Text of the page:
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I did something stupid. It was reckless, irresponsible, and frankly, well below my standards.
I microwaved my leftover French fries.
I haphazardly tossed them onto a paper plate and microwaved them for 35 seconds. They were warm, warmer than when the waiter delivered them to me even. They really didn’t even taste that bad. They had that unnatural chew to them—you understand what I mean if you too, in a fit of hunger or insanity, thought that microwaving your French fries would allow you to enjoy one of the most satisfying delicacies in America.
Perhaps the real crime was having any leftover fries at all. But today, I finished precisely half of my hamburger and felt too full to even try the platter of fries glowing before me.
I had two choices—eat myself into oblivion or box up the fries with the rest of my burger to be microwaved later in the motorhome. (For the record, throwing away fries is never an option. Don’t even begin to entertain that idea.)
I knew the fries wouldn’t be the same. They needed an oven. They need three minutes under the broiler and a fresh coat of salt. Everyone knows that’s how you bring dead, lifeless fries back into our vibrant world.
But I didn’t want to wait and hadn’t prepared for this. I didn’t want to turn on the oven, wait for it to heat up, and heat up our small home. Plus, our broiler is on the bottom of our oven, not the top. It doesn’t crisp them just right that way.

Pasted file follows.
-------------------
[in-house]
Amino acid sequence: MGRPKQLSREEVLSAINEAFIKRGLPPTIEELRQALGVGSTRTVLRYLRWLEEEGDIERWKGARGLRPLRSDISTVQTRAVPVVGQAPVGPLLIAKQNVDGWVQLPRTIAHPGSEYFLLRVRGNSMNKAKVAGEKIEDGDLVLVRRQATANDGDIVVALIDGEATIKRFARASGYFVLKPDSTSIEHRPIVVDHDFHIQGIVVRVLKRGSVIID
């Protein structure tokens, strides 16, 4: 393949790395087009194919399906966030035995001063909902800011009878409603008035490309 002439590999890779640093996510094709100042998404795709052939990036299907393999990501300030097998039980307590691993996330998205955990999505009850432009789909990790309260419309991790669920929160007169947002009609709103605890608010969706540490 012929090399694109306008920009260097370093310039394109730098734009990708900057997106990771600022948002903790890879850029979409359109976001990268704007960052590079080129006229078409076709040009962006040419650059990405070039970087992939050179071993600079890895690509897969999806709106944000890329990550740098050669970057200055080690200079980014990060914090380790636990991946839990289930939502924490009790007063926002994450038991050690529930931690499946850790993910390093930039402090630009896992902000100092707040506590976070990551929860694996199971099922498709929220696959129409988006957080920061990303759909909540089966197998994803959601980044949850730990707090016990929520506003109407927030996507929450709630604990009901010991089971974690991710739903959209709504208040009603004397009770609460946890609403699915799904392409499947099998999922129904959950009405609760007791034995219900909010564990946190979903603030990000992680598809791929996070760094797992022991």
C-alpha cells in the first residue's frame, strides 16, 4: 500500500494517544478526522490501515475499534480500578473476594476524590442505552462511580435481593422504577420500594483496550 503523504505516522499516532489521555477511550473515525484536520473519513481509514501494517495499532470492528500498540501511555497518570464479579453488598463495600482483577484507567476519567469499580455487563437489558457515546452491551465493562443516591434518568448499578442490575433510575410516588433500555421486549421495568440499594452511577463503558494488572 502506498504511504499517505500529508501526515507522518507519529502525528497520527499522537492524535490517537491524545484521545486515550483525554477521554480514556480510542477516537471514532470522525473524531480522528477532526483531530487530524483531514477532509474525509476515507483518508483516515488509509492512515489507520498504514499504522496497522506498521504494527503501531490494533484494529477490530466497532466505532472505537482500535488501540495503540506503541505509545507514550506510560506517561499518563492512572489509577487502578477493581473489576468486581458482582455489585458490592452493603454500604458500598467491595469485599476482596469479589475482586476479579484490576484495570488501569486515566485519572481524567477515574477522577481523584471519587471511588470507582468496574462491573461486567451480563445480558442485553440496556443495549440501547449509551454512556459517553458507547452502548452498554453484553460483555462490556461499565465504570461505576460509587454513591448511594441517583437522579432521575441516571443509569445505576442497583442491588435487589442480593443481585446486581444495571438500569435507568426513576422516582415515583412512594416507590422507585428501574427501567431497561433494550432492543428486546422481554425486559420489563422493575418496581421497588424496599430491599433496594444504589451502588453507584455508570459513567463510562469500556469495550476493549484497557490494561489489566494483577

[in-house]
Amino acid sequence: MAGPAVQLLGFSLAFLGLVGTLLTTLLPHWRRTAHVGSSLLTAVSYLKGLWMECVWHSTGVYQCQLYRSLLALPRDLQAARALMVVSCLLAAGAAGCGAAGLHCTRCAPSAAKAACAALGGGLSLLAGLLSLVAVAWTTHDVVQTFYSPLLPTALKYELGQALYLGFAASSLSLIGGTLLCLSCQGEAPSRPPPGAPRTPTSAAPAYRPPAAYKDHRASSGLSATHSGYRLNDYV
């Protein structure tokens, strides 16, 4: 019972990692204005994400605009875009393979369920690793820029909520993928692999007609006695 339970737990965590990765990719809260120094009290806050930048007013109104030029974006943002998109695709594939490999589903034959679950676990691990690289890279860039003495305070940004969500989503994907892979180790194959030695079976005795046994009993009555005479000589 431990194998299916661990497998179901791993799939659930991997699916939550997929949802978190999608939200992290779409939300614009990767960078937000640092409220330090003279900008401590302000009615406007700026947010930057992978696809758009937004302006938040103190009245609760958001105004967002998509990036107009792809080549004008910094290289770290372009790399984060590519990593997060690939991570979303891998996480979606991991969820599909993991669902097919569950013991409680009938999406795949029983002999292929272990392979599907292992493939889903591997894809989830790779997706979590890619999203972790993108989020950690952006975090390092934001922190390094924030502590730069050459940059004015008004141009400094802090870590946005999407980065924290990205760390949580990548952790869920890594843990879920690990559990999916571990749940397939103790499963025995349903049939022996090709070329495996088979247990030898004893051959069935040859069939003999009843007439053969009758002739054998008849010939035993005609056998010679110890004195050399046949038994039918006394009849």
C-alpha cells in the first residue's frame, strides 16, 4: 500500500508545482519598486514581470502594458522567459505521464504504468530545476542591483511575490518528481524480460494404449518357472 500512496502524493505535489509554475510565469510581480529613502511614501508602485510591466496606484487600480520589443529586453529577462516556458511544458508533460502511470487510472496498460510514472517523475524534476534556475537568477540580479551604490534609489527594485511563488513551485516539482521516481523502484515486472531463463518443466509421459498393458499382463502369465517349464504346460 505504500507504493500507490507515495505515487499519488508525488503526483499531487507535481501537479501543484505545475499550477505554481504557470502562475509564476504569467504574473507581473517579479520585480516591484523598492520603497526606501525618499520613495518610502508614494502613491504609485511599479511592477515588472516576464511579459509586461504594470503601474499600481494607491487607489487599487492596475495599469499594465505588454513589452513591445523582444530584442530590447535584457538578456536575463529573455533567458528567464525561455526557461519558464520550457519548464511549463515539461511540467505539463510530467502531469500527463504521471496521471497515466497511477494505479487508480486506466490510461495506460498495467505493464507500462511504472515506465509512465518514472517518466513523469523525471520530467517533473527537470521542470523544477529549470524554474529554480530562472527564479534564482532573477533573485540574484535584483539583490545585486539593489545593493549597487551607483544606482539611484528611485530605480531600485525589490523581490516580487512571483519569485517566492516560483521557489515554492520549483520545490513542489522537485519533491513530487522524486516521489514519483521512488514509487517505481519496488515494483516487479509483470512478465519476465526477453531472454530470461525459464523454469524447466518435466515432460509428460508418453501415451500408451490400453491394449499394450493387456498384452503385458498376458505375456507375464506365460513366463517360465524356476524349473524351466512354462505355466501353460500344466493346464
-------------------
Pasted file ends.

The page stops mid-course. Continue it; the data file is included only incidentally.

So full of excuses and misguided logic, I went to the microwave, like a fool.
Sometimes in life we try to take shortcuts. Shortcuts sound like promising ways to get ahead in less time or with less work. Most days I wish I could just write a book real quick instead of learning how to sit down every day and writing a blog. The practice of writing feels more exhausting than it is worth. I itch to jump ahead to the end, instead of working through the process. The process takes time, effort, and trial and error.
Taking shortcuts is like microwaving your French fries. No matter how delicious those French fries could be, the microwave will never make them taste as great as an oven could. A book I write today wouldn’t be as good as a book I write at the end of the year after I’ve practiced and let my ideas simmer and be refined.
Today I’m taking a shortcut and editing a journal entry I wrote months ago about how depressed I was over microwaving and ruining my leftover French fries. (I take French fries very seriously). I’m turning this journal into this blog post, and taking a writer’s shortcut. It makes publishing something easier, but is it my best work? Probably not.
Today I’m taking a shortcut because I’ve been filming for eight hours and taking an hour break to post a quick blog for you. Shortcuts make our lives easier. Just please save yourself and don’t microwave your French fries.